- Mindful chocolate.
Is it ethical to eat chocolate while meditating? Is it legal?
The answers to those questions, is yes. Chocolate is a delicious part of a balanced mindful eating plan.
Maybe you’ve heard about the raisin mindfulness experiment. How looking at, smelling, tasting, touching, licking and finally chewing the raisin leads to a more enhanced awareness of your eating and enjoyment pleasure.
Chocolate is one of the best ways to enjoy this guided meditation. It’s tastier, arguably healthier and overall more fun to eat.
The video below is a chocolate guided meditation to relax, luxuriate and enjoy the sensuous delicacy of chocolate in a mindful way.
2. Aromatherapy Fragrance Around the Room
Aromatherapy is like the chocolate syrup drizzle atop a caramel Frappuccino. It adds “joojsh”(sp?) to your meditation practice. Aromatherapy bottles look pretty but their contents can push you towards a new mindset.
Scent is important to making life feel like a cozy, comforting little nest because our olfactory bulbs are part of the limbic system and have an intimate link with our emotional processing structure (amygdala) and associative learning structure (hippocampus). The main takeaway is: Scents trigger emotions. So use them to your luxury-seeking benefit.
A nice, strong, rich scent of cacao or just a hint of vanilla fragrance might trigger memories of a quaint Parisian café you visited or one of those awesome scented markers you used in your 4th grade science project. Your unique scent blend is based on how you want to feel, your tolerance for scents and how deep you want to go.
3. Aromatherapy diffusers are even better
Aromatherapy is fine as a spray but using a diffuser will change your life. It will clear up your acne, do your taxes, nurse your hangover and have you singing with the choir on Sunday morning. Don’t underestimate the power of the diffuser.
My favorite is the which sends me to bed every night on a cloud of fairy dust containing the laughter of newborn kittens and the hugs of a Golden Retriever. It’s my intimate partner for the time being as I take a break from relationships right now, thank you for asking. She whispers me to sleep and wakes me up in the morning with the smell of a pot of hot, impassioned cup of coffee.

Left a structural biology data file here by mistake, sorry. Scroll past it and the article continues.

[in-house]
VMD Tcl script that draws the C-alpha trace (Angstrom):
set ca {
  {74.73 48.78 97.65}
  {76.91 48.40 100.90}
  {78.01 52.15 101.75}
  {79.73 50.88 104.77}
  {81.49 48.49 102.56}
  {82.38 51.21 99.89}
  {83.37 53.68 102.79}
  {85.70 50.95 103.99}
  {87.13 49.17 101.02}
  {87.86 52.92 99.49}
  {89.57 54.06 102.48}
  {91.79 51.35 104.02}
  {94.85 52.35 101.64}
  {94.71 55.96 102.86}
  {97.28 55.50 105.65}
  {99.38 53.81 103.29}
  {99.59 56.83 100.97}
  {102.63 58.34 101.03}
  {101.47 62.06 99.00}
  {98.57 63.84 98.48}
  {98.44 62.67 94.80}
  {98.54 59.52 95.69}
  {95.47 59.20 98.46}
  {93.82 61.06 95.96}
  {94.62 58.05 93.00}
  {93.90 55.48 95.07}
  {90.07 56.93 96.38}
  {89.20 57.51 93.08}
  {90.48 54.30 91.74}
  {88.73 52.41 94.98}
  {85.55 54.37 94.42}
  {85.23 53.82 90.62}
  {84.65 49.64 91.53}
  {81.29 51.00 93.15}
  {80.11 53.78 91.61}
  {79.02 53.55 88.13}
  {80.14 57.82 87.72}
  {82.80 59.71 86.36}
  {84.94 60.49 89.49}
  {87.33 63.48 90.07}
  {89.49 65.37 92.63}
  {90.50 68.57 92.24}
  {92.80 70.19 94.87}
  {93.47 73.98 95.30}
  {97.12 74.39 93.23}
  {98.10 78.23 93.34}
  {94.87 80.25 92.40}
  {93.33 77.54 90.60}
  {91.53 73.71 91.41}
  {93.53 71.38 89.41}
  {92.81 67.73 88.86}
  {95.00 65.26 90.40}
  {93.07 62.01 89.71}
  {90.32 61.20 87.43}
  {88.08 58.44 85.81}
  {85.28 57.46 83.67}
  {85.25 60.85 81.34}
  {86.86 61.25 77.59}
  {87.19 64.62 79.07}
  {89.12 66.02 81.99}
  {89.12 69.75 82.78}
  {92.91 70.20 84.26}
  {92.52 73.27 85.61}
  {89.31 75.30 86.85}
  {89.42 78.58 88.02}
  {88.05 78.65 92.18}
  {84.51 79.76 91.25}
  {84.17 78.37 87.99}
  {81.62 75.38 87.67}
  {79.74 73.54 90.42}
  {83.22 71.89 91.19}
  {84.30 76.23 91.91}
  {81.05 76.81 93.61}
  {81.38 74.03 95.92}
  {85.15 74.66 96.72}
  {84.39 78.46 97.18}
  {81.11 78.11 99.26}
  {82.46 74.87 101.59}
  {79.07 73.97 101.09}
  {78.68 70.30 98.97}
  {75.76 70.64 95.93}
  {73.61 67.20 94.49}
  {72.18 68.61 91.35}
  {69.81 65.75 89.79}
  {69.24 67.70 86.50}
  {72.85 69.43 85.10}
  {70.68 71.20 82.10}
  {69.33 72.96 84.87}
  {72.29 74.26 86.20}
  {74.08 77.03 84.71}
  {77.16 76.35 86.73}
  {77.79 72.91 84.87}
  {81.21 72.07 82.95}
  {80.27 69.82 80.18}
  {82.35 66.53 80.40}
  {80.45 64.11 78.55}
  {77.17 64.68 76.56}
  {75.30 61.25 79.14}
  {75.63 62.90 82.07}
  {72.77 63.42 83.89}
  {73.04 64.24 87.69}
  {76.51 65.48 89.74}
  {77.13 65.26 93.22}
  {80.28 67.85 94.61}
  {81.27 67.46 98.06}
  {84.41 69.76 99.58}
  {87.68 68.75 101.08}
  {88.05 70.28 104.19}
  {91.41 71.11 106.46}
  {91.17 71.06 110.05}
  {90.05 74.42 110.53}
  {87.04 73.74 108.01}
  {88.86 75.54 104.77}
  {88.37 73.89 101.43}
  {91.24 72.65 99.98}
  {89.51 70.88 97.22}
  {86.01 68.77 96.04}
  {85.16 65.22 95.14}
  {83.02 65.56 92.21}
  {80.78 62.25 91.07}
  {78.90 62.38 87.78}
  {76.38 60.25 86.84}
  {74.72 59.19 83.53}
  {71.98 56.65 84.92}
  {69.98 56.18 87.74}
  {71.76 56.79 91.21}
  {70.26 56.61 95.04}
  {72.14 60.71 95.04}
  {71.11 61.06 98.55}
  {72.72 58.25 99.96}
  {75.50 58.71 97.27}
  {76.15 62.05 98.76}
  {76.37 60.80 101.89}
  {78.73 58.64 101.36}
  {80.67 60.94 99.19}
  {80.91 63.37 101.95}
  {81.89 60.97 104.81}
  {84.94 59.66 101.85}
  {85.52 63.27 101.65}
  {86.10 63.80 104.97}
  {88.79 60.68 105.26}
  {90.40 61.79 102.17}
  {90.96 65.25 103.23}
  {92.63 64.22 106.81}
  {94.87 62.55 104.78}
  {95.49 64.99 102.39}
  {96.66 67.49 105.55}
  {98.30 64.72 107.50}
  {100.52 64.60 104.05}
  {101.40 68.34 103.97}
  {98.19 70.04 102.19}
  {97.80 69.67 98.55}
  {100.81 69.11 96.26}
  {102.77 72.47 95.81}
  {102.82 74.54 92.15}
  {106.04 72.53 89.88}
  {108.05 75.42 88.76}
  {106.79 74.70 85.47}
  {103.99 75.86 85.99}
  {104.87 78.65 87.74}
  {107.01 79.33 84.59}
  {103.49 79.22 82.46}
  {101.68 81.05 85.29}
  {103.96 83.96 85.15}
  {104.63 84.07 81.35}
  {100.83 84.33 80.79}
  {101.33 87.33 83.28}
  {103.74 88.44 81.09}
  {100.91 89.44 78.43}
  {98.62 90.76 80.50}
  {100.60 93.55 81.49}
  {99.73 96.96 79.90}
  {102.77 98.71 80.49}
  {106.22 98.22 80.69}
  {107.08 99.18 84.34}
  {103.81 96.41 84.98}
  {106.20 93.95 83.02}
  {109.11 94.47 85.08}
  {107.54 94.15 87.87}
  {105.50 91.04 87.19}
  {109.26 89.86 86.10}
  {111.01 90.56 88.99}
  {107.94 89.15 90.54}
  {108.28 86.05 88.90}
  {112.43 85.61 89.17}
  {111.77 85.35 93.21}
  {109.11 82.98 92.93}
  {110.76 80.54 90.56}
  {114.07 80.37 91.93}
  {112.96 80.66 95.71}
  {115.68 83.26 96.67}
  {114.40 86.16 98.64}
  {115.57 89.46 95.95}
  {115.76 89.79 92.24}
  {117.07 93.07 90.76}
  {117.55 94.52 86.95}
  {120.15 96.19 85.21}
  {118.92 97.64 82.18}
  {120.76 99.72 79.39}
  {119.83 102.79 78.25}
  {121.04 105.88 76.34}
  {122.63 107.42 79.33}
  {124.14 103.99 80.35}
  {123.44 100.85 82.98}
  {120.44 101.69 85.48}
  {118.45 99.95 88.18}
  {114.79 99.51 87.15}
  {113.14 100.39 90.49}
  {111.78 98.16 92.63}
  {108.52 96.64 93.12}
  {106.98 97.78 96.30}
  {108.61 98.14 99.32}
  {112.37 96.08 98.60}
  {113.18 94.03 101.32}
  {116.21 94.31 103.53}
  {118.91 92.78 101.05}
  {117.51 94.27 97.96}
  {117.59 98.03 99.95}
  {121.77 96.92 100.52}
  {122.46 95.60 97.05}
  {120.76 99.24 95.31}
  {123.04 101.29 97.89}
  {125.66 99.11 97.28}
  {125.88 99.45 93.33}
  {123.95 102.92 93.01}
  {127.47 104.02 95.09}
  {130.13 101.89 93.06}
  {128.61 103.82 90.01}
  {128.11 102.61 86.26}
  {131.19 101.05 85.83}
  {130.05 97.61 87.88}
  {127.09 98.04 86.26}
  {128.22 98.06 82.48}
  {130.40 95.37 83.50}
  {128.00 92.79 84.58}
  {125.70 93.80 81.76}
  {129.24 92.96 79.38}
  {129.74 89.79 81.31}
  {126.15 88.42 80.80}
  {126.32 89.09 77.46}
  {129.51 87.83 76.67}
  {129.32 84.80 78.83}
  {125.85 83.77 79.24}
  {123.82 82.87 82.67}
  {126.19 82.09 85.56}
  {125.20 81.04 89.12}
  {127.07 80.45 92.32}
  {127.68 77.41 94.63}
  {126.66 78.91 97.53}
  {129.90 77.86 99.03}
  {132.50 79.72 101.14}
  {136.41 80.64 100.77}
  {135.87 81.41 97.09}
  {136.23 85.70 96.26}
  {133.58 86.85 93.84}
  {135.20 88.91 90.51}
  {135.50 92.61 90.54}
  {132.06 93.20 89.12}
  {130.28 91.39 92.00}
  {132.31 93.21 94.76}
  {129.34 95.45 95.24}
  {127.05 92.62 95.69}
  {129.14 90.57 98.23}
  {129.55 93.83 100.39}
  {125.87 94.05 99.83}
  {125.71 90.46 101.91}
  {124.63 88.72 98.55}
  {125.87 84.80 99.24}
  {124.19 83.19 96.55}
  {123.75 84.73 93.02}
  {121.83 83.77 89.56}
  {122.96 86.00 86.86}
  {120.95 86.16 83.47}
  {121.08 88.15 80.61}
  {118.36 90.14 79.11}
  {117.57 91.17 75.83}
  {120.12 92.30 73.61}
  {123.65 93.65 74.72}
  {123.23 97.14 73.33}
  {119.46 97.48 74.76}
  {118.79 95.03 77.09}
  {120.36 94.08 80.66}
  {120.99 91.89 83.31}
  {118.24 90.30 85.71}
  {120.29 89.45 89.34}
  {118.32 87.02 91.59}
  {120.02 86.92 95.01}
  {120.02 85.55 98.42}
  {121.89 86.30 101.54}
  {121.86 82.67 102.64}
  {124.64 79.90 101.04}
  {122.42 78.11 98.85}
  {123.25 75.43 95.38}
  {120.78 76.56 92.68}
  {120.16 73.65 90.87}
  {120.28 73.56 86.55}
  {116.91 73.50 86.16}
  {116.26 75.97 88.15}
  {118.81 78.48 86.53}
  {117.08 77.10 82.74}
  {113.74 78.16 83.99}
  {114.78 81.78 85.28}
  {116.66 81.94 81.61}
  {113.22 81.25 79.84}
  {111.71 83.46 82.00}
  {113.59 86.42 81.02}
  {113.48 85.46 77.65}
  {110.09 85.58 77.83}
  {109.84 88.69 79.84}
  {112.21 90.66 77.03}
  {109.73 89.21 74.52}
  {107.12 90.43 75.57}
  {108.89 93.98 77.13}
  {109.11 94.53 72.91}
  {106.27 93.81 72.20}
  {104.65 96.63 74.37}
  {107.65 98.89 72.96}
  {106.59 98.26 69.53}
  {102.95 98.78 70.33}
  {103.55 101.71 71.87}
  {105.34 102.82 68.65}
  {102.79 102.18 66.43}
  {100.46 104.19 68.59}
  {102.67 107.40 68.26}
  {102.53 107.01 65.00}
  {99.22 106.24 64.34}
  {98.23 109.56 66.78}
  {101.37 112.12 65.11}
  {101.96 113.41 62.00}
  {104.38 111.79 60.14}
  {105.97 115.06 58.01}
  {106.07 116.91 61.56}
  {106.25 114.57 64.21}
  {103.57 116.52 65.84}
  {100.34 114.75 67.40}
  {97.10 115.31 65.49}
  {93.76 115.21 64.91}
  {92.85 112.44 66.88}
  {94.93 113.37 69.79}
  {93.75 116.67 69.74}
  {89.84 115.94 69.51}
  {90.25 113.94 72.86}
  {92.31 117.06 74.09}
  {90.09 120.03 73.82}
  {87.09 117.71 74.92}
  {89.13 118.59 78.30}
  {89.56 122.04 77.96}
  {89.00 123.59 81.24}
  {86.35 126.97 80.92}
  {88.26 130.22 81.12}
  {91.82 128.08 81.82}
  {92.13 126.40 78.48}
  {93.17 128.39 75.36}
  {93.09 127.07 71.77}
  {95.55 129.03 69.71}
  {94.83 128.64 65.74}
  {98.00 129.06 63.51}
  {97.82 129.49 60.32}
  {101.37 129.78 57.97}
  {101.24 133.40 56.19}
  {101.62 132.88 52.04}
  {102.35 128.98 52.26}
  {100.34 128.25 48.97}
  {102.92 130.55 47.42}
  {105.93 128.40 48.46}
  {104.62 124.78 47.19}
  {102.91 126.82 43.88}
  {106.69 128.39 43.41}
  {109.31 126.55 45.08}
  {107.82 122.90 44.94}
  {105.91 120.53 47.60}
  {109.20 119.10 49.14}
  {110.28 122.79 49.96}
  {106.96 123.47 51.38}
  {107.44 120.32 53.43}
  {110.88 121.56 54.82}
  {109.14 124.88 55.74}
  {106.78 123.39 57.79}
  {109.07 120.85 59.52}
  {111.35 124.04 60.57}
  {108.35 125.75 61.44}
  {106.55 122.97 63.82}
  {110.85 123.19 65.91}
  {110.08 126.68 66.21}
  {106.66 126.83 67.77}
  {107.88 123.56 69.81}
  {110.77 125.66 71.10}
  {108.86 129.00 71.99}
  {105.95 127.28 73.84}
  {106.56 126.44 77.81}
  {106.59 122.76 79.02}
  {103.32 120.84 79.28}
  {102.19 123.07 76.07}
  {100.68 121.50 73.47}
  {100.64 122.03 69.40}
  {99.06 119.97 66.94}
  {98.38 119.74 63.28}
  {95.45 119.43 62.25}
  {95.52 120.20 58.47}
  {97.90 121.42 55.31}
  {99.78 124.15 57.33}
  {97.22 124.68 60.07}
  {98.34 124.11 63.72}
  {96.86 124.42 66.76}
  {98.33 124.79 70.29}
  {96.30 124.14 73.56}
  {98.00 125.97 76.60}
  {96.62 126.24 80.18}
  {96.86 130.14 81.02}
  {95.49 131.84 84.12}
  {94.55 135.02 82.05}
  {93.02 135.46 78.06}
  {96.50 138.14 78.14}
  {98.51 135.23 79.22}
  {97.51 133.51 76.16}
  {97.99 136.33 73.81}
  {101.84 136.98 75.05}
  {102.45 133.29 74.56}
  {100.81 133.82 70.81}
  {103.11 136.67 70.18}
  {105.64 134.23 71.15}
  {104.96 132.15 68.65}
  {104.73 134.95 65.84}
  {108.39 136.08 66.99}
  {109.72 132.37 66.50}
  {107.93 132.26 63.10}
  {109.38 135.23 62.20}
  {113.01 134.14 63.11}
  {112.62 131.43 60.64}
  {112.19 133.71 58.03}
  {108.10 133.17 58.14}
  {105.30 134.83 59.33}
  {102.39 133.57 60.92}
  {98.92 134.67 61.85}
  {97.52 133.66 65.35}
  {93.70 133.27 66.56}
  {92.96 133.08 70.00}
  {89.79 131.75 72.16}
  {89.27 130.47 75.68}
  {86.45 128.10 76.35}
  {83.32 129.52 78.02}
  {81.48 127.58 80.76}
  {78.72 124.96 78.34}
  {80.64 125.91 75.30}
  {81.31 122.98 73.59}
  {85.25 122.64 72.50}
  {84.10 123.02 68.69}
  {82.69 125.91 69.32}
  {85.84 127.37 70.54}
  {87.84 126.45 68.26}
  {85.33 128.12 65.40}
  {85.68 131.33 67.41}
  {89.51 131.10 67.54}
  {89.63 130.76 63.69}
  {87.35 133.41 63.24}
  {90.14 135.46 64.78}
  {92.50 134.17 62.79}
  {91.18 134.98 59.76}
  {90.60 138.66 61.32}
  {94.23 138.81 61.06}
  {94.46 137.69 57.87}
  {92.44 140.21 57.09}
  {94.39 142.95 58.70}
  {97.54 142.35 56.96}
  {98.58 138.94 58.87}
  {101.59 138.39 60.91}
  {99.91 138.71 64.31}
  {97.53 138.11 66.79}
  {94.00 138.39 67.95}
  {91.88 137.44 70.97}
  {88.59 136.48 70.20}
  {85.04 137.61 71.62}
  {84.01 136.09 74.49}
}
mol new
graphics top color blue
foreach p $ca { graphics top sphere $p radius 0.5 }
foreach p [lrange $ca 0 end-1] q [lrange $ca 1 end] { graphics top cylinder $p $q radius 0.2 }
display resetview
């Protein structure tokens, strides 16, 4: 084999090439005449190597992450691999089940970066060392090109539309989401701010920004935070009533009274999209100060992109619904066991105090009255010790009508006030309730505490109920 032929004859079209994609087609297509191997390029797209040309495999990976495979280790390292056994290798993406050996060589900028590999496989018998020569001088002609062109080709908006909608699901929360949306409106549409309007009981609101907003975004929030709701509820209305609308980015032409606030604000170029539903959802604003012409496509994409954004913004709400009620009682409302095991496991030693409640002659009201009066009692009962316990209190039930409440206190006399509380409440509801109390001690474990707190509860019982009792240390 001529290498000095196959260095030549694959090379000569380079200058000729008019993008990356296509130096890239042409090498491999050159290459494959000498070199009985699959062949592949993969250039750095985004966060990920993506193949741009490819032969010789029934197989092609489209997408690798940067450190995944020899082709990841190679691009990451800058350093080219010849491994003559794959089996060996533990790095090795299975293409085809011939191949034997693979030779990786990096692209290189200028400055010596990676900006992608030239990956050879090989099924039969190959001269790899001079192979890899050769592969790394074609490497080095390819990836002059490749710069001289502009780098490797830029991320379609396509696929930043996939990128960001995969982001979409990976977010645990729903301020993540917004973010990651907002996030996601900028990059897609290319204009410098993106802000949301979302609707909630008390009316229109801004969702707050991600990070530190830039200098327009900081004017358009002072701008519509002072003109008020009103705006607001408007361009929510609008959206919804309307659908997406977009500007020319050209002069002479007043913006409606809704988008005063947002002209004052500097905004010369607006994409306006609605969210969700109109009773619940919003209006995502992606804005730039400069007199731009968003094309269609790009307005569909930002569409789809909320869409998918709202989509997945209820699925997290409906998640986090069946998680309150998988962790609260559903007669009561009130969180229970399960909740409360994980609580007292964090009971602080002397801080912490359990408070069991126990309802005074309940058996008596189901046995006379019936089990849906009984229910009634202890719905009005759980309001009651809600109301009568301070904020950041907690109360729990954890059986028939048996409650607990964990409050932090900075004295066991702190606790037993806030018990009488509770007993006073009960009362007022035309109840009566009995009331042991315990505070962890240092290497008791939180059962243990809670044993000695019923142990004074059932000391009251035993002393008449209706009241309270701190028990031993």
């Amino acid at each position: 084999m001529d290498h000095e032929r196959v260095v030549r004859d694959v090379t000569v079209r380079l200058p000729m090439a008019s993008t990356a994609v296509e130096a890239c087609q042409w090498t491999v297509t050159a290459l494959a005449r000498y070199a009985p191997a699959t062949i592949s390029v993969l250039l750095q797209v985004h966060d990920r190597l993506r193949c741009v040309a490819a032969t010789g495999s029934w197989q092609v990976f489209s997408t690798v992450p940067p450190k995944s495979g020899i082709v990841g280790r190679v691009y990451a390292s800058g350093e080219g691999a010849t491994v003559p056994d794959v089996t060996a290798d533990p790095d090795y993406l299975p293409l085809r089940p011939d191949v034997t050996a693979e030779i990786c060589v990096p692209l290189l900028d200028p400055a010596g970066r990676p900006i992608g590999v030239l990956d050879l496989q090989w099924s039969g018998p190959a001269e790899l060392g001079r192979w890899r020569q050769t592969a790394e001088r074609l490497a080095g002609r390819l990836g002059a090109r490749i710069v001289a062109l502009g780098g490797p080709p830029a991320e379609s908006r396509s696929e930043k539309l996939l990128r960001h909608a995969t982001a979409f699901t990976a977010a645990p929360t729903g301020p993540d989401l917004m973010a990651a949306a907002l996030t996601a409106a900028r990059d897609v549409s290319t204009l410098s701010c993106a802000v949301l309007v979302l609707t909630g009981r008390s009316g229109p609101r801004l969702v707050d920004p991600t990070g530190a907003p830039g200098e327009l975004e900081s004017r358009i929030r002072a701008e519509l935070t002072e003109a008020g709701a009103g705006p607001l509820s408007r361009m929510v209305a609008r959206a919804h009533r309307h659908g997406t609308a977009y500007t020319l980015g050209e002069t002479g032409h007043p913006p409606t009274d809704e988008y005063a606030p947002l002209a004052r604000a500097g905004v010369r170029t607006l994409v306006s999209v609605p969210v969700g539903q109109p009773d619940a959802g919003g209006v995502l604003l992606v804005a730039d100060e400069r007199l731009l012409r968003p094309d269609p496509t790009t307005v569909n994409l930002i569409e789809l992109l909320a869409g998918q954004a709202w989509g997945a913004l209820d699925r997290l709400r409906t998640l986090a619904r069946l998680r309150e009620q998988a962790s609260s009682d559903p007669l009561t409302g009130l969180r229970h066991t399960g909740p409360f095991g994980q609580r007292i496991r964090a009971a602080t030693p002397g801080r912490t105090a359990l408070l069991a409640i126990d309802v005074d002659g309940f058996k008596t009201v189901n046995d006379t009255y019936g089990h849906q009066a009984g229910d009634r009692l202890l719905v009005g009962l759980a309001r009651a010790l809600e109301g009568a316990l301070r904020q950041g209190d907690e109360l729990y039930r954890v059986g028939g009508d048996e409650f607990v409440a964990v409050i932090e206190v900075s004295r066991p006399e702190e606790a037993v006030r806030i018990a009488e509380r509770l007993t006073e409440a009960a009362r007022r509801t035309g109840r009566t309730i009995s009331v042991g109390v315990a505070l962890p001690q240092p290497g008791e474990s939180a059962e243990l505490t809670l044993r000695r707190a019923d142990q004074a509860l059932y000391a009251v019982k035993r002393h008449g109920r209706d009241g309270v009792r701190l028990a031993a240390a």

Several studies have shown that the scents people enjoy smelling lift people’s mood which raises their ability to creatively solve problems. And if that’s not treating yourself, then I don’t know what is.
A diffuser is a crucial part of your self-care arsenal and should be used in full glow-up glory.
4. Heat up a pot of spices on the stove
I know. Using a stove is so 1870’s but cooking up a steamy pot of flavorful spices might just save your sanity on a day when you get home and can’t find your cat, your roommate just ate your last chocolate cherry Greek yogurt and your social media feed is rife with weddings and babies. And wedded babies.
When that’s happening you don’t necessarily want to de-stress by burying your face in a bag of Doritos. Unless you’re having one of those face-in-chips kinds of days, then I’ll allow it. But stovetop spices are a more organically scented, less neon-cheese flavored, and arguably healthier option for chronic stress (this post is not sponsored by Doritos).
5. Calmly sip a mug of warm lavender tea.
As you know, lavender is the worst-kept secret of millennial-era sleepy time teas. Lavender is everywhere nowadays, lavender ice cream, lavender cake, lavender acai bowls, lavender green eggs and ham.
One study on the benefits of lavender showed individuals who received lavender for 3 minutes felt more relaxed, had less anxiety, better mood and increased their alpha brain waves, the ones associated with relaxation and drowsiness.
So level up and steep a blend of lavender tea that speaks to your inner spirit fairy who frolics in the streams of sunlight between lavender unicorn trees.
Also, check out our Lavender Luxe Guided Meditation Video here.
6. Use a meditation bowl.
First, you have to find one that speaks to you. Meditation bowls literally sing so find one whose tune fits you. These little fellows pack quite a punch when you’re distracted and feel too unfocused to meditate. They’re sturdy and will probably be with you for a lifetime. Heck, you can even pass them down as family heirlooms one day.